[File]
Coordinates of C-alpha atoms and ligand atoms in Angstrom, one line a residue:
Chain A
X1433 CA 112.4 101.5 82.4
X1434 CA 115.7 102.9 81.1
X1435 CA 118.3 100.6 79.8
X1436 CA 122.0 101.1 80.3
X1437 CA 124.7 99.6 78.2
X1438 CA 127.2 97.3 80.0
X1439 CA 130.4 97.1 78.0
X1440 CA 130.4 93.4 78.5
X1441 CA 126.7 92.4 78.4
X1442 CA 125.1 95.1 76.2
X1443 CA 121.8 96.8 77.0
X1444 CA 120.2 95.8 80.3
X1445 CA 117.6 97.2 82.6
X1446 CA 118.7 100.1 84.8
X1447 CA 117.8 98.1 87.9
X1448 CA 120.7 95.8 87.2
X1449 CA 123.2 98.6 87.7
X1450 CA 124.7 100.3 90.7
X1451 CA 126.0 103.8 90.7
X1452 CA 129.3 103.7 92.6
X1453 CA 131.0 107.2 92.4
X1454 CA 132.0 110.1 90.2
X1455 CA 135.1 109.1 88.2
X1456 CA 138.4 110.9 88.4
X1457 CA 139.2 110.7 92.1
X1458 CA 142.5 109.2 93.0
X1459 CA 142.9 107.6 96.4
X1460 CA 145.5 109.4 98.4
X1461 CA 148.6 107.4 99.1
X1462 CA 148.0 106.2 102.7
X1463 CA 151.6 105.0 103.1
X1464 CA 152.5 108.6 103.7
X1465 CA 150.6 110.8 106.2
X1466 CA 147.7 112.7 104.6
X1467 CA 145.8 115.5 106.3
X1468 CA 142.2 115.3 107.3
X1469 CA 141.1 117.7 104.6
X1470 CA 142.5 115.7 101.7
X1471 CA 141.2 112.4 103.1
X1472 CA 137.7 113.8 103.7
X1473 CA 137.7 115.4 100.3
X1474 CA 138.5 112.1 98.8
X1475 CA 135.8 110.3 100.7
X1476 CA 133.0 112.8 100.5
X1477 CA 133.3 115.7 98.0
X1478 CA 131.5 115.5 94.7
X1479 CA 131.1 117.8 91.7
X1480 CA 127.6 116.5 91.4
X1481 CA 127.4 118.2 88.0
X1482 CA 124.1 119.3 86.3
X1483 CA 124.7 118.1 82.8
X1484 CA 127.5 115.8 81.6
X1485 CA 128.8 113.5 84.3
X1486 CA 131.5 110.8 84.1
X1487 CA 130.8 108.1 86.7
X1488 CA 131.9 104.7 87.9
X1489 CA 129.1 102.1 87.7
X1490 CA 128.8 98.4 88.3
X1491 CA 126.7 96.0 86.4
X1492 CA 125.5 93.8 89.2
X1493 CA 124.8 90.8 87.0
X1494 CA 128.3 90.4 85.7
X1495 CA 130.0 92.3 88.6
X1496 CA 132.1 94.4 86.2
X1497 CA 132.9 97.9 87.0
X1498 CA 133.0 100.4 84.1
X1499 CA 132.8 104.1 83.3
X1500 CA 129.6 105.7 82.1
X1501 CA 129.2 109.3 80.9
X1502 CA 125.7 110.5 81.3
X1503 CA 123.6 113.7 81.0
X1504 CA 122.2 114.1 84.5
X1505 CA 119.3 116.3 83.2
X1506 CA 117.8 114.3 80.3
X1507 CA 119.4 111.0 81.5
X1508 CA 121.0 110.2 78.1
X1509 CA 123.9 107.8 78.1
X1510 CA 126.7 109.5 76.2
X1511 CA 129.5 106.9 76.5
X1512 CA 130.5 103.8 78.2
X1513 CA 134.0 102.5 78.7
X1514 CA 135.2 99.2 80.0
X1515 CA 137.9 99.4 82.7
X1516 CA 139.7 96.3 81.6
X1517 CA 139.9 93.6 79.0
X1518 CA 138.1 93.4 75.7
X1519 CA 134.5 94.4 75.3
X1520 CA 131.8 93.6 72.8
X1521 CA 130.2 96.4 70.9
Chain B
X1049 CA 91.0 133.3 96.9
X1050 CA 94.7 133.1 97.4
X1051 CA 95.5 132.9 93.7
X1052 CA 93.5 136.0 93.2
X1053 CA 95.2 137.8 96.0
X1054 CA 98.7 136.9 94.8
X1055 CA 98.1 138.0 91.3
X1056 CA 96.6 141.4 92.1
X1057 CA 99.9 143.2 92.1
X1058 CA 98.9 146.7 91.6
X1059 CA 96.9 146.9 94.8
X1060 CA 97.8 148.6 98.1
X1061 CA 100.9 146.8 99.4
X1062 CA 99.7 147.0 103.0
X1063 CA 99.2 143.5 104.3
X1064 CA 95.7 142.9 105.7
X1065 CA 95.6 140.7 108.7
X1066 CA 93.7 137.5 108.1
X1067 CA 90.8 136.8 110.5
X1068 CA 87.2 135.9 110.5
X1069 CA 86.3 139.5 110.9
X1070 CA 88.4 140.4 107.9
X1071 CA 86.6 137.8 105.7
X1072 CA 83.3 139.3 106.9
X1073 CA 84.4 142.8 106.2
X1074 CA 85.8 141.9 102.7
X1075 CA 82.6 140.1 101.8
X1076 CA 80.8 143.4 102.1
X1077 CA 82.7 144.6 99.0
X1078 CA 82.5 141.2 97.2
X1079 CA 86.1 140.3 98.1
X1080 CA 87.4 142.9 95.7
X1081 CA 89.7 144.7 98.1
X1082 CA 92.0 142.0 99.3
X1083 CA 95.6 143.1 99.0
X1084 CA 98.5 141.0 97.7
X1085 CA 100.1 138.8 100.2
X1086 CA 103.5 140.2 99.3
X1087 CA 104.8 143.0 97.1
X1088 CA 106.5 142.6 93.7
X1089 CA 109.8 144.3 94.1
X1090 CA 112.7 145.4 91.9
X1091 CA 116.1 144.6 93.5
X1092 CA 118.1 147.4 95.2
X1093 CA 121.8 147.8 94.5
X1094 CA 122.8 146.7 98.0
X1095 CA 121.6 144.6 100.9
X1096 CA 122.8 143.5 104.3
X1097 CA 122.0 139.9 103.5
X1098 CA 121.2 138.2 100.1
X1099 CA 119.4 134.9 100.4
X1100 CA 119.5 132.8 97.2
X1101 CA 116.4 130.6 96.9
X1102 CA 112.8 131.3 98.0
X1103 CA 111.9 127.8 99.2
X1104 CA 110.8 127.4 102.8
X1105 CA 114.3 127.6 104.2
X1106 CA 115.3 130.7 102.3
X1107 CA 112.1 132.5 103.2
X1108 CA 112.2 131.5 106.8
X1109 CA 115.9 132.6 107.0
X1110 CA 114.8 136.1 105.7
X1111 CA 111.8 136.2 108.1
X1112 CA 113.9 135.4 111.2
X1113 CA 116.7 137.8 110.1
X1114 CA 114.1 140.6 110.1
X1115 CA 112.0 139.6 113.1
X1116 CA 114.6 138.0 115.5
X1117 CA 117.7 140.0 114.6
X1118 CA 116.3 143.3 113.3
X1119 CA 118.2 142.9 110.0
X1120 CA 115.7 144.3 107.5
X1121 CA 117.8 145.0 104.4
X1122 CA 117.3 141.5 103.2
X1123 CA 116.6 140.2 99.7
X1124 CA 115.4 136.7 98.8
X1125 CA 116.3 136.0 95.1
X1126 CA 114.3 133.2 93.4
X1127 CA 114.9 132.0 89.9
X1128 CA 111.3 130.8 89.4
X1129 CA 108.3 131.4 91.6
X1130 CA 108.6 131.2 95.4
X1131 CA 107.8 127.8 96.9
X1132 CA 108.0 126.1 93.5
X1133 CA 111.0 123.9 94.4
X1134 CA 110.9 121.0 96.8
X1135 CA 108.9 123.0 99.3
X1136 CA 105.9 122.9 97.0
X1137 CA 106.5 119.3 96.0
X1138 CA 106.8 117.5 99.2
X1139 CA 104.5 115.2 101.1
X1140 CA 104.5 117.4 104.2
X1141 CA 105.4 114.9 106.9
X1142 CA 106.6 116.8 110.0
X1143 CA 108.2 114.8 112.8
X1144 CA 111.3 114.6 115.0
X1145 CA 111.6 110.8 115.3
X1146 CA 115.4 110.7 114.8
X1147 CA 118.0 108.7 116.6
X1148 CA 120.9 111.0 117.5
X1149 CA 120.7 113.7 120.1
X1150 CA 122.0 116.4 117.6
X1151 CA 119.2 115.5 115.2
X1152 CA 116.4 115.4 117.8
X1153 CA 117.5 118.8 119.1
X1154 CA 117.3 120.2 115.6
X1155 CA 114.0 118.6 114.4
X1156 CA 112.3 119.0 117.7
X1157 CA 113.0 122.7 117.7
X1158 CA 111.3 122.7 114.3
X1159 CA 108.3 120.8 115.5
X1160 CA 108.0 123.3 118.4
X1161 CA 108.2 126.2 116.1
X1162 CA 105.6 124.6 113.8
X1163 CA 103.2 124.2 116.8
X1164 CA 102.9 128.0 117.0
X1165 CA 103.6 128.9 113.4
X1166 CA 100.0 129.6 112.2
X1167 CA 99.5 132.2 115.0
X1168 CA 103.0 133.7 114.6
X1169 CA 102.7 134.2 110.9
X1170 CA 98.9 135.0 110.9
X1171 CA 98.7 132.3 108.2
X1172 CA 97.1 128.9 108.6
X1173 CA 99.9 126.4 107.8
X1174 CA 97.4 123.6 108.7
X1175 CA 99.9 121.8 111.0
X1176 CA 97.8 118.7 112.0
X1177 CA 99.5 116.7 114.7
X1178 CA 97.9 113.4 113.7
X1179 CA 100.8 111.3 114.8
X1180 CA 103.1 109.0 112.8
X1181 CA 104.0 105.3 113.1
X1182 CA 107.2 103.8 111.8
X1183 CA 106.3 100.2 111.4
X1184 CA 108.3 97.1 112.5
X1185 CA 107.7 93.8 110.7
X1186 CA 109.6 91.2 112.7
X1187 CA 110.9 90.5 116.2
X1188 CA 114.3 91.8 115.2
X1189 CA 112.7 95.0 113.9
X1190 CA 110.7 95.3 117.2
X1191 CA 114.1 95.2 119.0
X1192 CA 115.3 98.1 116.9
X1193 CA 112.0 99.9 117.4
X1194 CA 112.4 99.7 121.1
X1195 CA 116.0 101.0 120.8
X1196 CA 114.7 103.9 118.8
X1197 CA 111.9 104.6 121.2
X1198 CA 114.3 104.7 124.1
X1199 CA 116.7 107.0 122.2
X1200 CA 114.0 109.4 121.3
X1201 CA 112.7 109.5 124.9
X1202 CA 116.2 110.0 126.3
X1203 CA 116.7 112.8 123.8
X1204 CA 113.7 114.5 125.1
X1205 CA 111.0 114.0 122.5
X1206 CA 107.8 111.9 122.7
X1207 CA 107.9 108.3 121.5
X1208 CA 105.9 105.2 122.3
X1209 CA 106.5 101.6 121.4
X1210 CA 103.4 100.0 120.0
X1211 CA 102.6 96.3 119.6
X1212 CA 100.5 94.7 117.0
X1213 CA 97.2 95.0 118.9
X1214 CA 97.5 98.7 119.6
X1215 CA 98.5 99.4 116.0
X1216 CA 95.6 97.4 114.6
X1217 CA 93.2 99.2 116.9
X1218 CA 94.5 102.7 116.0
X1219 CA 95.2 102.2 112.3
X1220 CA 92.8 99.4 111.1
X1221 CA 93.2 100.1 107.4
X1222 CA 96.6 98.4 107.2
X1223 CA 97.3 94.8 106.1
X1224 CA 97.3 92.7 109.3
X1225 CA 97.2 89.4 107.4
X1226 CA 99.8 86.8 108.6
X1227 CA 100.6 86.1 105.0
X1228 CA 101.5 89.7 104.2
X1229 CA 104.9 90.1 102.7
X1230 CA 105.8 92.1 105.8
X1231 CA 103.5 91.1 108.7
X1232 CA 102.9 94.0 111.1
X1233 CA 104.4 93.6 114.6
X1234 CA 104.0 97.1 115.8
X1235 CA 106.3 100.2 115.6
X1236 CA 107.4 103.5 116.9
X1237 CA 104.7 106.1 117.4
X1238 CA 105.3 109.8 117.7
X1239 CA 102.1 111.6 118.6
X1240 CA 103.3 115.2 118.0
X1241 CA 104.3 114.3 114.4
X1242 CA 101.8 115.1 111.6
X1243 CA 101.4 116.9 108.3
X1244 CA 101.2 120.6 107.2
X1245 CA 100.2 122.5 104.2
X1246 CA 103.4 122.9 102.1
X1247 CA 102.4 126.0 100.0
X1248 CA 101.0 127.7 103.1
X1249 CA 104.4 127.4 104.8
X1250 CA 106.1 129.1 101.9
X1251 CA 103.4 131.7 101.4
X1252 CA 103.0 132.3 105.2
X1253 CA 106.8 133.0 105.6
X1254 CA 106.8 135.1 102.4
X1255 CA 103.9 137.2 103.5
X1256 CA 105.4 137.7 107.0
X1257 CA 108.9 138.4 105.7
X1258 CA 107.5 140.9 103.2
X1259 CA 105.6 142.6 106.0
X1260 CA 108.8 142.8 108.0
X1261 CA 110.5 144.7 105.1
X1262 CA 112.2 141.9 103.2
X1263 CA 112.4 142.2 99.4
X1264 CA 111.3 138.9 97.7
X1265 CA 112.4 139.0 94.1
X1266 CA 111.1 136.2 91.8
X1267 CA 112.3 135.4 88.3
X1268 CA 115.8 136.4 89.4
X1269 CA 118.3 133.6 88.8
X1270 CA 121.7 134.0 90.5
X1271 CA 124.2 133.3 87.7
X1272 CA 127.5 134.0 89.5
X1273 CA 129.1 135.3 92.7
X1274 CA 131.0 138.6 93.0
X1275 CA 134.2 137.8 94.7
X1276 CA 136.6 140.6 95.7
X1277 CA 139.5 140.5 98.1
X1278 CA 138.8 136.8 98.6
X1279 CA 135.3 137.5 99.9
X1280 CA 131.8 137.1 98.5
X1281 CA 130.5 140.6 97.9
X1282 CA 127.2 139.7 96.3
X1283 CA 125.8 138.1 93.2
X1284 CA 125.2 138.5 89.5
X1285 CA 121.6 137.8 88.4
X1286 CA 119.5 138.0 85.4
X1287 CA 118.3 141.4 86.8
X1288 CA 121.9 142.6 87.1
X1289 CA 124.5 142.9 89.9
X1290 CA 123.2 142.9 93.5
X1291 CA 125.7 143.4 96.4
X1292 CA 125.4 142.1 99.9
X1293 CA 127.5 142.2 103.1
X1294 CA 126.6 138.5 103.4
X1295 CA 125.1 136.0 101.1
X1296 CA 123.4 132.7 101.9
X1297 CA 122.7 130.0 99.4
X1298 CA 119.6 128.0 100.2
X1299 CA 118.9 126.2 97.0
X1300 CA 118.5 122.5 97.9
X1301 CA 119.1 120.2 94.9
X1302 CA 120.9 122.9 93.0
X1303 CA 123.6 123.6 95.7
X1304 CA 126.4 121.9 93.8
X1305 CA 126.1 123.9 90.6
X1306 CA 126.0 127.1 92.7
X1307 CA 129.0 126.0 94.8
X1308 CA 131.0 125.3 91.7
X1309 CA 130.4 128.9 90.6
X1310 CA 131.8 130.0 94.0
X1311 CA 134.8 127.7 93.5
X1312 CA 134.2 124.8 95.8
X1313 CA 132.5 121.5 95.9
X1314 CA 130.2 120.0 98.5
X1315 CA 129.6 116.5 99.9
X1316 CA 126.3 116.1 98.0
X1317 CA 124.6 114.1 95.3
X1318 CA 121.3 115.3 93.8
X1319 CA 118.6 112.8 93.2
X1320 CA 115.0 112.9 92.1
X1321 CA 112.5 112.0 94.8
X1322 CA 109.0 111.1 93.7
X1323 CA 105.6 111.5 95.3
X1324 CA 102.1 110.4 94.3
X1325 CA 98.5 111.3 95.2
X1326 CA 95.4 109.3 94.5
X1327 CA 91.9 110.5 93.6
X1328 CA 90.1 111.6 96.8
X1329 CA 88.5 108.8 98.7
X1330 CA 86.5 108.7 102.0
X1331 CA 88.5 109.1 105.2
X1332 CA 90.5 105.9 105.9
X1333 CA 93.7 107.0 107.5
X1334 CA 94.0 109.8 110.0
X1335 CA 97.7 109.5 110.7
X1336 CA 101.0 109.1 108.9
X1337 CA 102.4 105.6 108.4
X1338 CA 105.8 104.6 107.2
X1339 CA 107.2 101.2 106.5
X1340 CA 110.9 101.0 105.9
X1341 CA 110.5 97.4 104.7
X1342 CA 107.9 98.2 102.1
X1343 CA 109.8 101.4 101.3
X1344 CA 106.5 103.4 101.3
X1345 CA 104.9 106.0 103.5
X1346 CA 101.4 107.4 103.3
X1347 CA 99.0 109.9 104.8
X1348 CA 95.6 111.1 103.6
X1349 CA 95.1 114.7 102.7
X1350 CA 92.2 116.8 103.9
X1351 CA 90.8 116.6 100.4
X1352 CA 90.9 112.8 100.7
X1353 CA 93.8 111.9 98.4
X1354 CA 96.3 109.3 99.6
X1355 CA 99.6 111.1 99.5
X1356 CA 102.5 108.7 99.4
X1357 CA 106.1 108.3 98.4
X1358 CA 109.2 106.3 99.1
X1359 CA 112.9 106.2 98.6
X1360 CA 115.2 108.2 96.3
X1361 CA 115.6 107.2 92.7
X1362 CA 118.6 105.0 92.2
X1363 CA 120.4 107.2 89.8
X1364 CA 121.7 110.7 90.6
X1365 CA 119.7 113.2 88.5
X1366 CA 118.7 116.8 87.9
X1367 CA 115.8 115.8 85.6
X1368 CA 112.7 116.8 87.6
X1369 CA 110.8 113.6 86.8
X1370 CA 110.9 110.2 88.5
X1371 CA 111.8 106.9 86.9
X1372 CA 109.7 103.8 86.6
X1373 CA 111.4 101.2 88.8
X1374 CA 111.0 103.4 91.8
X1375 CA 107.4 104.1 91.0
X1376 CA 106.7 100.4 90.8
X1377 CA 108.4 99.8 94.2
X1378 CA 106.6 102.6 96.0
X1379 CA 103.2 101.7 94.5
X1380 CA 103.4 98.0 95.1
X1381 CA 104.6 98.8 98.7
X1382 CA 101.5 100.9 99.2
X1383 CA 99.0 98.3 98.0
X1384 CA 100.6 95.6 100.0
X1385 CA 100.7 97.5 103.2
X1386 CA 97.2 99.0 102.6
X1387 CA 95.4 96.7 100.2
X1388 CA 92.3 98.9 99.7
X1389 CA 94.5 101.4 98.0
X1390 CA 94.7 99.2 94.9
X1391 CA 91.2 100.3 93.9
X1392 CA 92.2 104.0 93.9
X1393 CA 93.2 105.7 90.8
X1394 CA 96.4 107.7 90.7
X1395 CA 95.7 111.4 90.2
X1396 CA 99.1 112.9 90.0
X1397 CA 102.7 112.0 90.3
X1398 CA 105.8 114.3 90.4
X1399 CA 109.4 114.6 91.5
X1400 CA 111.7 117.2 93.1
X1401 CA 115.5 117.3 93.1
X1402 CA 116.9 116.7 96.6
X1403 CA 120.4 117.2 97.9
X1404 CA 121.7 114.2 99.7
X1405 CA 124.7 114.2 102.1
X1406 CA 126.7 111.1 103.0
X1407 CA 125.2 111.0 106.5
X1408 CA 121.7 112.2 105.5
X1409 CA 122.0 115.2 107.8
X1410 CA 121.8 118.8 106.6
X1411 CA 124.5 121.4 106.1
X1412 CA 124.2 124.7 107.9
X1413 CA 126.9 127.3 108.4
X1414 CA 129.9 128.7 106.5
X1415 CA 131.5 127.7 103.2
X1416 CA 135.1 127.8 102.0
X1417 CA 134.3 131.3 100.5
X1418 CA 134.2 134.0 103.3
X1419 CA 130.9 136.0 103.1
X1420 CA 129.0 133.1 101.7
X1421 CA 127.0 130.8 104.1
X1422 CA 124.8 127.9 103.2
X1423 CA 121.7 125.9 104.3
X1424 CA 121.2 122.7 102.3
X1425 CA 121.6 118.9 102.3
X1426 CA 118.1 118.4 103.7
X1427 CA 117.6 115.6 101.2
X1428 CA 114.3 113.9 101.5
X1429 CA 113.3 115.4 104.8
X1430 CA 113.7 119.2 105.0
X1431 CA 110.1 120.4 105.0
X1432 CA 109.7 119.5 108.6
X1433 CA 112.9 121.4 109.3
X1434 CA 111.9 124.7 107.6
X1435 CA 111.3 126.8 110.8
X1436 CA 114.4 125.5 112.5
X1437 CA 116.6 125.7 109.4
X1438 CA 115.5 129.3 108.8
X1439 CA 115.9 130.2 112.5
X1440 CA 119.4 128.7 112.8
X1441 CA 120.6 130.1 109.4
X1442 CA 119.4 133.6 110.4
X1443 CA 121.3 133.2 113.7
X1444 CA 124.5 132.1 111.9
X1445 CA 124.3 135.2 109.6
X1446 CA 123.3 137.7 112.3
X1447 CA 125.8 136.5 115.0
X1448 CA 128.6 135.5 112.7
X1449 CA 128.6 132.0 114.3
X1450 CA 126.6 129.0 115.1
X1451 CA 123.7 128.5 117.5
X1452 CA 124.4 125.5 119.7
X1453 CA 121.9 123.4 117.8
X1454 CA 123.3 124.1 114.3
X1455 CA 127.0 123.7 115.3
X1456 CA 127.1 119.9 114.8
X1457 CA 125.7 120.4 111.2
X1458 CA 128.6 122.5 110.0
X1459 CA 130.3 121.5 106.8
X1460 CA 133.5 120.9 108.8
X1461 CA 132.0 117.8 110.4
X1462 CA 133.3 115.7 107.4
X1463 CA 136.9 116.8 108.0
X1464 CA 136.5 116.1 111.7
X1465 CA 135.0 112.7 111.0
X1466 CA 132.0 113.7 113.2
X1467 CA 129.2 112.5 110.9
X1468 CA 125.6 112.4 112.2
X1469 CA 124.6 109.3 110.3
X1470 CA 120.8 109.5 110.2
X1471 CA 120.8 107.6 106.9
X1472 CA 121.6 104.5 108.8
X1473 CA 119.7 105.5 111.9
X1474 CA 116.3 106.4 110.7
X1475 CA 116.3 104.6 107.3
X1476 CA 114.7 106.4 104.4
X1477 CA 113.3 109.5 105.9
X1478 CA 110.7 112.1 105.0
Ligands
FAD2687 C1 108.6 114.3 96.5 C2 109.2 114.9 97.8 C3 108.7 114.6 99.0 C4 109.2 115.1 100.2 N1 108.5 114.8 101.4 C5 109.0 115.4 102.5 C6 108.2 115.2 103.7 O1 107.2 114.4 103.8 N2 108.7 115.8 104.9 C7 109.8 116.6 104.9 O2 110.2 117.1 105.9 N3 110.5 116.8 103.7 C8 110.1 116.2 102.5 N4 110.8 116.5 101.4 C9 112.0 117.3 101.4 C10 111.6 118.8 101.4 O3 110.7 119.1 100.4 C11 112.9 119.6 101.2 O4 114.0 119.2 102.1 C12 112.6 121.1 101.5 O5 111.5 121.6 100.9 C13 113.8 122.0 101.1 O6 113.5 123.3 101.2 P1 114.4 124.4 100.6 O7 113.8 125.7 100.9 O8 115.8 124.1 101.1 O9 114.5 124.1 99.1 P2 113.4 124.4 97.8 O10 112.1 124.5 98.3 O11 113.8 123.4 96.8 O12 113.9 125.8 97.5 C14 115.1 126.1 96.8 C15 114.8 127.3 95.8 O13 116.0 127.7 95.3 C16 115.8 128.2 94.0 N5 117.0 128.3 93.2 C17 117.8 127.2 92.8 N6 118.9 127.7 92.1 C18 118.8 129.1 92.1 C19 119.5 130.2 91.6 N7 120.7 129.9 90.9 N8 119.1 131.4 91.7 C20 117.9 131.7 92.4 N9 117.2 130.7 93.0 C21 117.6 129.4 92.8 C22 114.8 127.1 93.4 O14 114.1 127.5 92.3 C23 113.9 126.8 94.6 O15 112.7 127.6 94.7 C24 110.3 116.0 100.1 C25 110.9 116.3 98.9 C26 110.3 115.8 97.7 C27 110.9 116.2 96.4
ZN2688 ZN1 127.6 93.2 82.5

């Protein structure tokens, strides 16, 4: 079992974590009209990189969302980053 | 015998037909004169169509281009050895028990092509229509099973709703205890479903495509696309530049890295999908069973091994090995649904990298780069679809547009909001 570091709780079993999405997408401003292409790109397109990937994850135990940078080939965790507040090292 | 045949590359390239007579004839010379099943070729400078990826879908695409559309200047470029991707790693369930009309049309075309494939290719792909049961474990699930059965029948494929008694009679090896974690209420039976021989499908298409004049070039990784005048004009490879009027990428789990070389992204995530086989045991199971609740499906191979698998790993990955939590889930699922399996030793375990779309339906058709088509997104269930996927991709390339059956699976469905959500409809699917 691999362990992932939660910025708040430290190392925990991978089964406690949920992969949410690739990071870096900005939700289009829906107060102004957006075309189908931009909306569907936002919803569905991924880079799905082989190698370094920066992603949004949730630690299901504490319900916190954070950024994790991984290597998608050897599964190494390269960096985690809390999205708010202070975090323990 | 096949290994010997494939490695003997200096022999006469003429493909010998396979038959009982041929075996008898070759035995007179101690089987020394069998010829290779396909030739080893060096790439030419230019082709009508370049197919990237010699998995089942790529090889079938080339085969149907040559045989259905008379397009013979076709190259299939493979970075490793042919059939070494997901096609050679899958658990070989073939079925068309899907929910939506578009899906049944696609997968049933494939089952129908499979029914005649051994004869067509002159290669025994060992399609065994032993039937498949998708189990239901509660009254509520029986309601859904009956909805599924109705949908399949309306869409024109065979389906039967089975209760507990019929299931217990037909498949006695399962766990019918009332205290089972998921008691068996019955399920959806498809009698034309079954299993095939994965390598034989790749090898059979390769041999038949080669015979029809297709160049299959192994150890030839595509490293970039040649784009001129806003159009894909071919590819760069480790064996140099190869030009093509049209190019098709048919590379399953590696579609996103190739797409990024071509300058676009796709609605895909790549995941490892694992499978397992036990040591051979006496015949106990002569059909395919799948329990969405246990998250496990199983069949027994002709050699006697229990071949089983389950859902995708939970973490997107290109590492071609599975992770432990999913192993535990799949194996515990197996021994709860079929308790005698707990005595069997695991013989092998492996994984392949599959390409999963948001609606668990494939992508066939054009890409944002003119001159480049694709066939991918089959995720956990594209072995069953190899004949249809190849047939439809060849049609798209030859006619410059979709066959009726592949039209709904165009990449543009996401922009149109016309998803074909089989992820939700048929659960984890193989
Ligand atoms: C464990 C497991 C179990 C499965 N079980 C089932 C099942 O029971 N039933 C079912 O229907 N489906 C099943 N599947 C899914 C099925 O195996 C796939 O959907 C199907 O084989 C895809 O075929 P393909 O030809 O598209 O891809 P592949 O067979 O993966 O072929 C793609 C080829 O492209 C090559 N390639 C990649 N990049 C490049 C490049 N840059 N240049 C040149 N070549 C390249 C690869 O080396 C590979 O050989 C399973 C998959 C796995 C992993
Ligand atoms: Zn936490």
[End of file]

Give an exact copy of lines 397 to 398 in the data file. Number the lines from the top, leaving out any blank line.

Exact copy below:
X1353 CA 93.8 111.9 98.4
X1354 CA 96.3 109.3 99.6